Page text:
Oddly enough, reporter Brady Welch had been invited to the debate by state Sen. Mark Leno, D-San Francisco, an opponent of the measure. The Guardian is also well known as a critic of PG&E, which favors Prop. 16.
The debate was hosted by the Northern California Power Agency, a public agency that represents 15 cities that own their utilities including Palo Alto.
Here's Welch's account:
- At Sacramento's Doubletree Inn, I headed to the lobby of the California Ballroom, where I found a woman sitting at a table adorned with the logo of the NCPA. "I'm a reporter here to cover the debate between Sen. Mark Leno and a representative from PG&E," I said. "Would this be the right place?"
- She smiled politely. Sorry, she said, you have to be an NCPA member and registered for the conference.
- "I was invited by the senator," I told her.
- "Then you will have to wait until he gets here," she said curtly.
- I walked upstairs to the front desk — and just then, Leno walked through the main lobby's sliding doors. I introduced myself, walked with him to the conference room, and quickly slipped in with some other attendees. Within three minutes, a man sitting next to me was called to the side by a steward who whispered something to him, and then just as quickly, returned to his seat. He turned to me.
- Are you with the media? he whispered.
- "I'm with a newspaper," I said.
- He then informed me that the conference was actually private, and sorry, I would have to leave. They would explain more outside.
- After I was escorted out, Leno came up to me and explained that there had been a miscommunication. Turns out [PG&E political consultant David] Townsend didn't want the media around. And worse, the NCPA folks appeared to be taking his side. Leno arranged for me to hear his opening statement, but that was all.
- The NCPA is a joint powers agency, which means that its board (as well as the governing bodies of its 15 constituent public agencies) is subject to the Brown Act.
Under that law, a majority of the members of such bodies may gather to hear presentations on public issues relevant to their bailiwicks without triggering the open meeting rule only under certain circumstances, namely if they are attending:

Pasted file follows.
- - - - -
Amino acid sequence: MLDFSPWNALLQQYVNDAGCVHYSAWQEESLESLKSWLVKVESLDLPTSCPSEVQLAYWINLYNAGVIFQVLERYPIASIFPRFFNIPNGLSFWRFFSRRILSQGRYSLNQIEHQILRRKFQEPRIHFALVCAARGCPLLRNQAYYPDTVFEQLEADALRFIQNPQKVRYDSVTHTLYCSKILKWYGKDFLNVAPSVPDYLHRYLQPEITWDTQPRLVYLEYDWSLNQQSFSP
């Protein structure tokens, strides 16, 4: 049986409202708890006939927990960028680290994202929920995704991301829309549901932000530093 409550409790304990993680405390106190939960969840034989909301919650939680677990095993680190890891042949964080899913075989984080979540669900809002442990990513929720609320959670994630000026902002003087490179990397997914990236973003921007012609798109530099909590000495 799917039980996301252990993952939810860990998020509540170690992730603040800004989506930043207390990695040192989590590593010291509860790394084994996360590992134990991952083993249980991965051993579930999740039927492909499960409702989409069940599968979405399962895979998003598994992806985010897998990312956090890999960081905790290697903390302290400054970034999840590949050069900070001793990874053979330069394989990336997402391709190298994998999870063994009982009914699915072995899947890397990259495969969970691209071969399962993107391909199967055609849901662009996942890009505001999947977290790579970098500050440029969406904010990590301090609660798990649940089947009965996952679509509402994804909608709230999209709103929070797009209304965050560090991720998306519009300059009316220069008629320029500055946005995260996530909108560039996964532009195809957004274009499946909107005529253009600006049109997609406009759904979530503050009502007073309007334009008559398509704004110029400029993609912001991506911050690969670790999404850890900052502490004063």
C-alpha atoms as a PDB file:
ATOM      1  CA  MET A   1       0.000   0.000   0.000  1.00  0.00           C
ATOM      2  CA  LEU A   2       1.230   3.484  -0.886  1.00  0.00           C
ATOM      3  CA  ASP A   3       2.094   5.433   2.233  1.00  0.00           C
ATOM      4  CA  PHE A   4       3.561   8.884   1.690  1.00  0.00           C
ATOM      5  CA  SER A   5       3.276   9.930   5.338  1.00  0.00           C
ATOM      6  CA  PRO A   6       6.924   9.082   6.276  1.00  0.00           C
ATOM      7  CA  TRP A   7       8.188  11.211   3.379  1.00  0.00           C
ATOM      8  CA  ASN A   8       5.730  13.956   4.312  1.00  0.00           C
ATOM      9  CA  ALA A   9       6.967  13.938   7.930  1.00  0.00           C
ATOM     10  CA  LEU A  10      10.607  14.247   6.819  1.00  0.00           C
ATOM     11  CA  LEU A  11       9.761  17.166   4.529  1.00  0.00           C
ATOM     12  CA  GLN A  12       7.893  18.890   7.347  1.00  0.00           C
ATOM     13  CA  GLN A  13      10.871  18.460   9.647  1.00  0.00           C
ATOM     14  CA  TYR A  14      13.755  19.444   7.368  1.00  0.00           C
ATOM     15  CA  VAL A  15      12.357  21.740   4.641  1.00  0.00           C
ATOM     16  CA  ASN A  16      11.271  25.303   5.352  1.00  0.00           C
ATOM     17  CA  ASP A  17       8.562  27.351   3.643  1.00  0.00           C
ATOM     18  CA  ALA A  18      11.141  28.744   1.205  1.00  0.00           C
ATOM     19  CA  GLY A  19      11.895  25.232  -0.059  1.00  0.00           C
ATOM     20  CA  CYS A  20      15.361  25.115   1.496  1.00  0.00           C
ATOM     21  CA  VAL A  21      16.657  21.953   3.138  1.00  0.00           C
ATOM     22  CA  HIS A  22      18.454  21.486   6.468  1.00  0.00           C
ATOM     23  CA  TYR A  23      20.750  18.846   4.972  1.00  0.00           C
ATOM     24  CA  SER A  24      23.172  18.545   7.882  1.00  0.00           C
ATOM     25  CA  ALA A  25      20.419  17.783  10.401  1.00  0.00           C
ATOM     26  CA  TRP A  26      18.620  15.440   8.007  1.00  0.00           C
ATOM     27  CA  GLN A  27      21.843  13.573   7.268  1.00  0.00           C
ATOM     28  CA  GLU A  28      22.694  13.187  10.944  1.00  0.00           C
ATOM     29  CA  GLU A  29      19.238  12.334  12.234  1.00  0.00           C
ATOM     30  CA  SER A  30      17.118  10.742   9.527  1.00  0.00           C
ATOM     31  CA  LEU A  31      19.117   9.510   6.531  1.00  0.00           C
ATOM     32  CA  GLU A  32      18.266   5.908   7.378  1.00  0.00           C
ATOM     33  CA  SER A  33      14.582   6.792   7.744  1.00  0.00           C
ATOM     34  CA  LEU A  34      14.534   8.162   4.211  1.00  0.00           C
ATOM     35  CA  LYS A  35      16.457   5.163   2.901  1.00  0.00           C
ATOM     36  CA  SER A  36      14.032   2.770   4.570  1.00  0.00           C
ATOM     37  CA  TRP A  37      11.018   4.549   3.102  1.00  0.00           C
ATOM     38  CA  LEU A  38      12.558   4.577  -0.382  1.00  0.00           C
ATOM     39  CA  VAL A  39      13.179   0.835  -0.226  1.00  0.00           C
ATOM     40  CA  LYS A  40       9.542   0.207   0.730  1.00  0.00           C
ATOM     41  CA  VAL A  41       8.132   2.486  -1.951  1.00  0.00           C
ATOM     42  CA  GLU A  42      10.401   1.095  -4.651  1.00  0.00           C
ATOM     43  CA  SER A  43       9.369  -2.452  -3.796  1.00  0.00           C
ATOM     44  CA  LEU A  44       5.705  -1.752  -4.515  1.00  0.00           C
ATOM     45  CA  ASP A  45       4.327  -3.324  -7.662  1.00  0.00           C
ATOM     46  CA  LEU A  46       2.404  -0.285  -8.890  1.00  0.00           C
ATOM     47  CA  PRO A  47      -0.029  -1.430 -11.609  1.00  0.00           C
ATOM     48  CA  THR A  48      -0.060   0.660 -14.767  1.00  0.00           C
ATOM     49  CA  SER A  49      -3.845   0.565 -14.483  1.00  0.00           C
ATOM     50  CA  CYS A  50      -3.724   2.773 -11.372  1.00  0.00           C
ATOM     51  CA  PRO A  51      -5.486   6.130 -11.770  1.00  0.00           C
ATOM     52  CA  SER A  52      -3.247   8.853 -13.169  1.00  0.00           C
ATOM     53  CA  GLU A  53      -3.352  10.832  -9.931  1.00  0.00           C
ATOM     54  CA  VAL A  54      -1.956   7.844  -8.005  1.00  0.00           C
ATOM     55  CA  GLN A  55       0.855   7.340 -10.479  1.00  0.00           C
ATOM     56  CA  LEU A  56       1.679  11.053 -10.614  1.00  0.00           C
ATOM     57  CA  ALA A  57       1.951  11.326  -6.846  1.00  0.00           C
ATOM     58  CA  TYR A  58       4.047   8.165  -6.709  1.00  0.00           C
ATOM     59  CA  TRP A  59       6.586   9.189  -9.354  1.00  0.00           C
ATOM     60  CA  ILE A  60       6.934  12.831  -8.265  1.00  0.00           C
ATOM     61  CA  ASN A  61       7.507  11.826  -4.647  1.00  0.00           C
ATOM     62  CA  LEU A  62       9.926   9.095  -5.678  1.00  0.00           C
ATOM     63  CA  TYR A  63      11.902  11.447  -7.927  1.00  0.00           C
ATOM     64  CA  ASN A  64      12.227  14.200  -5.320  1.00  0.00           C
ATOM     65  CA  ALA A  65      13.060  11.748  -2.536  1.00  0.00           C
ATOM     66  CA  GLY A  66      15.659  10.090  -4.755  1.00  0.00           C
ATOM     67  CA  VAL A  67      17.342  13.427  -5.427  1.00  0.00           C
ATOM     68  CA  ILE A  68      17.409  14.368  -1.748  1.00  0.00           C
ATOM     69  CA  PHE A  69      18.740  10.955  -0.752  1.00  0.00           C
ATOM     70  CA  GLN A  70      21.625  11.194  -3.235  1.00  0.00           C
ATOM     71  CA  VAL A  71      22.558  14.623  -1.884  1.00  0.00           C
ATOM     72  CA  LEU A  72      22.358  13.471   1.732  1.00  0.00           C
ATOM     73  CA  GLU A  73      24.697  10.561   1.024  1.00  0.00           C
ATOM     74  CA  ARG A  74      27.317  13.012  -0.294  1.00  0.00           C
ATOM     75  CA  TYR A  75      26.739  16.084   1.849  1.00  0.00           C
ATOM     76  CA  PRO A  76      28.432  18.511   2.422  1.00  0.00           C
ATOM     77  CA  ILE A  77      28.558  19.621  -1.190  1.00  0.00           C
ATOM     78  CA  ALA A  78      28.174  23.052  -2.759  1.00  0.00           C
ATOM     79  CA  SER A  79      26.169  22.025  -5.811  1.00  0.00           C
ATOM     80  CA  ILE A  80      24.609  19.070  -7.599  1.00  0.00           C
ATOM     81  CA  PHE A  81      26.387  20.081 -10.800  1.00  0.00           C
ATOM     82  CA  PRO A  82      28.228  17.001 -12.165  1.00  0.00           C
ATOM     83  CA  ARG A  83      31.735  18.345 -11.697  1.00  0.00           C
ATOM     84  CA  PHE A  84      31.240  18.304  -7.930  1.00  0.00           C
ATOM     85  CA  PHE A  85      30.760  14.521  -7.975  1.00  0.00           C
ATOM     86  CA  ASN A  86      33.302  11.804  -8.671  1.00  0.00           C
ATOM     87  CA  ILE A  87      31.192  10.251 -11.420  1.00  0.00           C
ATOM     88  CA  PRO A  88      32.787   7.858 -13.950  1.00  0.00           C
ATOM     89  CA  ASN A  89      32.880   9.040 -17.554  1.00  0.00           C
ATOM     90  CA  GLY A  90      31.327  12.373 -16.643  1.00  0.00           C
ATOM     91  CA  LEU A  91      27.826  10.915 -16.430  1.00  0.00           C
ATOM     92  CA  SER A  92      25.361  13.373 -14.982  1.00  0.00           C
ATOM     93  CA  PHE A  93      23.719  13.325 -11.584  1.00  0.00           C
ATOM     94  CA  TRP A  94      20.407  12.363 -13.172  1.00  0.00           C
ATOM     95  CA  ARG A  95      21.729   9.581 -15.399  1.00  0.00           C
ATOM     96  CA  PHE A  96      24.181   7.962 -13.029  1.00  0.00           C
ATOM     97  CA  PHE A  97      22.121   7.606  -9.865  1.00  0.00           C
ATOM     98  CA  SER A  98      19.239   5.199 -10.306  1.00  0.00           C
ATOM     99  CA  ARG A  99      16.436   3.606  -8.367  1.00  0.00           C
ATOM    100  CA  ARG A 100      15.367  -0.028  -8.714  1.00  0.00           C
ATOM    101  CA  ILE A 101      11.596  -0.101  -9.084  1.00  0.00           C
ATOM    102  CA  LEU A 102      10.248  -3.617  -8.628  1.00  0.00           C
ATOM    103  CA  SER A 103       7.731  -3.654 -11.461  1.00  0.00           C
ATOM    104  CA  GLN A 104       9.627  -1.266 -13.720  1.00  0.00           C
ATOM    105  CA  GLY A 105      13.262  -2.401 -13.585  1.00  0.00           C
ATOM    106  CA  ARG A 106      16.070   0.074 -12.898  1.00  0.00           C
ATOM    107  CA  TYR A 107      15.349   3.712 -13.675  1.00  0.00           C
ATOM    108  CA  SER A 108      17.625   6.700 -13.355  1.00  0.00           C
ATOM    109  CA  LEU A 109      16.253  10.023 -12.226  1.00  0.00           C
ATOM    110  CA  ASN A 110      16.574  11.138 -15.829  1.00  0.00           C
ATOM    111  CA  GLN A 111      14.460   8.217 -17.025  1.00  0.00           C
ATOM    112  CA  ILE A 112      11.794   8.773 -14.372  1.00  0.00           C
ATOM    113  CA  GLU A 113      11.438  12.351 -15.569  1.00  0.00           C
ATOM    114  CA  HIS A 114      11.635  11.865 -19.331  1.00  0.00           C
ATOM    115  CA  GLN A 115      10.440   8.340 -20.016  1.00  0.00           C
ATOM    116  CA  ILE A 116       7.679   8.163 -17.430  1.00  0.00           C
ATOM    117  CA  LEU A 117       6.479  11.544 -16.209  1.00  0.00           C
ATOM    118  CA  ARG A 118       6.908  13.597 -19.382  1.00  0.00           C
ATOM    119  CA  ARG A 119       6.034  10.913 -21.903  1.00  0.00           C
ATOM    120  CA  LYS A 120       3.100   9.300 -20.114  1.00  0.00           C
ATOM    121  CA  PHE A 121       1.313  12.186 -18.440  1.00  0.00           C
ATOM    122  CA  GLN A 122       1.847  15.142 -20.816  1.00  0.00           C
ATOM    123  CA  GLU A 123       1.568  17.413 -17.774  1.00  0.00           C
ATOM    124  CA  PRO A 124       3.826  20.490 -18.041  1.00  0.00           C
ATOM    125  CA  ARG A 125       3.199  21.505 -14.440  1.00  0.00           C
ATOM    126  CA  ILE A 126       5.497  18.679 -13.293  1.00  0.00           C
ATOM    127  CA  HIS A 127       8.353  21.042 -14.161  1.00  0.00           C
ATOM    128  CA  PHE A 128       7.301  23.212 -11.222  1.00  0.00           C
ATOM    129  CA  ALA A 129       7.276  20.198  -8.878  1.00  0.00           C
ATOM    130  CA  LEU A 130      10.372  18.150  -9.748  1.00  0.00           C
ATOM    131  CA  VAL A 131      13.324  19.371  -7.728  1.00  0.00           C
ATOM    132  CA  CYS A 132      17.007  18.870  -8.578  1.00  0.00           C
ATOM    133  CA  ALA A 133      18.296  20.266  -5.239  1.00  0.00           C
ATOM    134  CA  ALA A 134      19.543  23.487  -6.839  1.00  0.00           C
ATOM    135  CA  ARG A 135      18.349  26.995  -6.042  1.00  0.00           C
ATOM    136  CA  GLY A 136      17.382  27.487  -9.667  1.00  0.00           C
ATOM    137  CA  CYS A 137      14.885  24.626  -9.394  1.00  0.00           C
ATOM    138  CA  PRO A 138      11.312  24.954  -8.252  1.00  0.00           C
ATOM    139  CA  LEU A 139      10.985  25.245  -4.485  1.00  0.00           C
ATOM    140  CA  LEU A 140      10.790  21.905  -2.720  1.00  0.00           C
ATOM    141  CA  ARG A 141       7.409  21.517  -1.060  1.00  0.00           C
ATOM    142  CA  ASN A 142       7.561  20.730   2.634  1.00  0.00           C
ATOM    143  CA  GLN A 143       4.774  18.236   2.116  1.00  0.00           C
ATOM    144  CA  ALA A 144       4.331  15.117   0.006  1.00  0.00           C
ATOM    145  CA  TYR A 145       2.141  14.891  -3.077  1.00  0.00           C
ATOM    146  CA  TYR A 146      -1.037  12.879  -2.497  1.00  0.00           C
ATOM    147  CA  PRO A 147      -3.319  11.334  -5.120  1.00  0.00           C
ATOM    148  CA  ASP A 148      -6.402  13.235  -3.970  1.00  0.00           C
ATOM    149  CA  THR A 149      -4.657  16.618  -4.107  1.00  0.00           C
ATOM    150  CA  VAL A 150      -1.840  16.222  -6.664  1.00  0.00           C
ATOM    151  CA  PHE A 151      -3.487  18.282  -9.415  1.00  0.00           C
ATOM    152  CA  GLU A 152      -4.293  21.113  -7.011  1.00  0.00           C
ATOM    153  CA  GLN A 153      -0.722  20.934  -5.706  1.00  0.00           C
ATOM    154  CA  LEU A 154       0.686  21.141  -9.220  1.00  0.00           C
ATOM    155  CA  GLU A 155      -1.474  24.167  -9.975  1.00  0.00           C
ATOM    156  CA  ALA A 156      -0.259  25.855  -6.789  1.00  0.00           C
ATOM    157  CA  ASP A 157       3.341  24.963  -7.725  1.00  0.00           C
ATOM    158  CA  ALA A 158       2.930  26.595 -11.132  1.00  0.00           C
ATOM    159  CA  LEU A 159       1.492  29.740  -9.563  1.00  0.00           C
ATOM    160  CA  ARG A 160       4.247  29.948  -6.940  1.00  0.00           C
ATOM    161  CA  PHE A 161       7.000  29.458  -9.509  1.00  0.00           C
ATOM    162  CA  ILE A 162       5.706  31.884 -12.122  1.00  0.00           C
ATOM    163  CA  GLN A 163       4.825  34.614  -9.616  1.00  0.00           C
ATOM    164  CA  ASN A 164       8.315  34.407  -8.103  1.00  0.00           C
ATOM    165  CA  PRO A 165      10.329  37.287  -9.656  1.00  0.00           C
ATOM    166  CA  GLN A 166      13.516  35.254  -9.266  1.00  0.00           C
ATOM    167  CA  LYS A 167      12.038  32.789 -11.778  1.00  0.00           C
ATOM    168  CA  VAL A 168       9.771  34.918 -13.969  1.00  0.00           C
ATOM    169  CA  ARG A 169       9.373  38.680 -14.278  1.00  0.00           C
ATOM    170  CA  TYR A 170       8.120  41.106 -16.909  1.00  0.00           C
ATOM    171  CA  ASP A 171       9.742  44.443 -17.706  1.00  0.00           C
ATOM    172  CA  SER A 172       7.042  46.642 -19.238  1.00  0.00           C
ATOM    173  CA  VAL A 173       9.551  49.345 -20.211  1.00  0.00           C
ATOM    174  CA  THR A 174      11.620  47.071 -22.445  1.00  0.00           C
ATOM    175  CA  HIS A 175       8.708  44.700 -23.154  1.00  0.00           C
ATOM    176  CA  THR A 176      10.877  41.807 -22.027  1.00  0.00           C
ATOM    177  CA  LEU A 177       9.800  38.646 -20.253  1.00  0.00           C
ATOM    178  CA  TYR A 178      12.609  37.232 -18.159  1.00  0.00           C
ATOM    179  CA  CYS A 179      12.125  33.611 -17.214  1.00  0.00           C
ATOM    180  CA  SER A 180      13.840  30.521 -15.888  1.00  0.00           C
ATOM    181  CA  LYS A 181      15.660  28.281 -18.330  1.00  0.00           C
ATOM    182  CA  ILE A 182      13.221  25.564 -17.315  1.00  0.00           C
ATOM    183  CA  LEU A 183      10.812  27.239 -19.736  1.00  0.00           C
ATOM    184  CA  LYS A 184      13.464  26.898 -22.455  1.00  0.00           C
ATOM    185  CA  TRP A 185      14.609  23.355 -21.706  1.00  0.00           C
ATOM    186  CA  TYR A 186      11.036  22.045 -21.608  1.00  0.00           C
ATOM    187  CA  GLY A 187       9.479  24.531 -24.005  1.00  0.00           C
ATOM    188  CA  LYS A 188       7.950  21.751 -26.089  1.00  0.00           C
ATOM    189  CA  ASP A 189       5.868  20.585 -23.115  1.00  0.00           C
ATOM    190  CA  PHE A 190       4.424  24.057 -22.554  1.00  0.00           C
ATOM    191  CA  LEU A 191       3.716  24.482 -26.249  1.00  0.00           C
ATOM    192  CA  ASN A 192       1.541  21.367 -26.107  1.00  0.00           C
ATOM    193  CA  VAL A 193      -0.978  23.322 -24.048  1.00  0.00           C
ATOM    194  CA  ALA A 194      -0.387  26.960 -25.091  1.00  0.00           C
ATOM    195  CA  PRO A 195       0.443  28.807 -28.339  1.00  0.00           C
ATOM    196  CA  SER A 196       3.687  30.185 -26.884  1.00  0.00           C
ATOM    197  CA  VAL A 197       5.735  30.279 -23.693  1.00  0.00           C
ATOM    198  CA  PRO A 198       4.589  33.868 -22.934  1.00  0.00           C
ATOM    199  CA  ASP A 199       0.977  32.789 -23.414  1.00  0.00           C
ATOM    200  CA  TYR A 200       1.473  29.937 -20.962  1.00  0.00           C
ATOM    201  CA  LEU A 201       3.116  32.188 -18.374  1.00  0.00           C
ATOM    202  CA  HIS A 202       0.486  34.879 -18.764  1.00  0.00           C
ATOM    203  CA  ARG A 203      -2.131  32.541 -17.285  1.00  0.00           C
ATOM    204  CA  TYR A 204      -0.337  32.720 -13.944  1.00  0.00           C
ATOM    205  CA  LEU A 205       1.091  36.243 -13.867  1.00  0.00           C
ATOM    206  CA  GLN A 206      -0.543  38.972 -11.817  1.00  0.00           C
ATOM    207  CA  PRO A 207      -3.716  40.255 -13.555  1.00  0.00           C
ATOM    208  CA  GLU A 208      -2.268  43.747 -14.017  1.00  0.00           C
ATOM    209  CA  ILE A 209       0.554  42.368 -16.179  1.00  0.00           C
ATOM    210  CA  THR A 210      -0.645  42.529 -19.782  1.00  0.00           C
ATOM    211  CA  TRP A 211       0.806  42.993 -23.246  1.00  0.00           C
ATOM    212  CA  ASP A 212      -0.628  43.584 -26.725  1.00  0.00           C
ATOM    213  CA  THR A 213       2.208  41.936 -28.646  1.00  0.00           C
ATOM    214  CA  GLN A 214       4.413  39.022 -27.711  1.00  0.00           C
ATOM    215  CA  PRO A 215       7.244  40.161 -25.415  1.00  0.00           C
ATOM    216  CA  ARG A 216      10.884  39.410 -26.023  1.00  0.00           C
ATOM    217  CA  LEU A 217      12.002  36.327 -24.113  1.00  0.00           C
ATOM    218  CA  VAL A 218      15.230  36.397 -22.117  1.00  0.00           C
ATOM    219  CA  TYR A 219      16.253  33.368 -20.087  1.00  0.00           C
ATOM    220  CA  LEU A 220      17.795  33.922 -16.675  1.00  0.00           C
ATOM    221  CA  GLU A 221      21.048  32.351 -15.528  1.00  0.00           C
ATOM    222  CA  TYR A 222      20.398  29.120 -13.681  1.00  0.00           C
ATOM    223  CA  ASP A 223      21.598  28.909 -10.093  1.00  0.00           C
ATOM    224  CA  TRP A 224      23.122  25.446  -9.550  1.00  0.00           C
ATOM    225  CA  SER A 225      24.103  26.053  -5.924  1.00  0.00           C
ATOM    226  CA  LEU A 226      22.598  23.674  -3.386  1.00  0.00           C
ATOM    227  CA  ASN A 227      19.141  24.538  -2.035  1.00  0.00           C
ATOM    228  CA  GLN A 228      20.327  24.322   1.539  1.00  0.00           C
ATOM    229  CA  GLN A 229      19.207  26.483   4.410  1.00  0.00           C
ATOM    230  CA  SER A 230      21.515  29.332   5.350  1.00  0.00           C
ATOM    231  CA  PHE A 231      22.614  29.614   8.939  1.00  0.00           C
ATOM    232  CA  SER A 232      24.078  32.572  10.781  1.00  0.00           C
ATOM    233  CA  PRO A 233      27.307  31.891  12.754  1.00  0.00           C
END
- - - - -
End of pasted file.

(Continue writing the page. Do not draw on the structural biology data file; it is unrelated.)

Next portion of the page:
- 1. "an *open and noticed* meeting of another body of the local agency, or at an open and noticed meeting of a legislative body of another local agency ..."
2. "a purely social or ceremonial occasion ..."
3. "an *open and noticed* meeting of a standing committee of (the same) body ..."
4. "an *open and publicized* meeting organized to address a topic of local community concern by a person or organization other than the local agency (that they represent) ..."
5. "a conference or similar gathering *open to the public* that involves a discussion of issues of general interest to the public or to public agencies of (their type) ..."
Situations 1 through 3 clearly don't apply here. Situation 4 is closer, and might apply to the attendance of any board majority from any of the 15 agencies. But situation 5 is right on the money, and what it means is: for the NCPA or any of its 15 member agencies, if there was a majority of even one board present, the Brown Act was violated if the conference was not "open to the public."
Moreover there might be damages liability for violation of the Unruh Civil Rights Act, as the court of appeal found there was when a plainclothes police officer was ordered to leave a conference otherwise open to the public and sponsored by the ACLU. (Long v. Valentino, 216 Cal. App. 3d 1287 (1989)).
Your reporter's ouster was more than stupid. It was almost certainly unlawful, and could prove costly.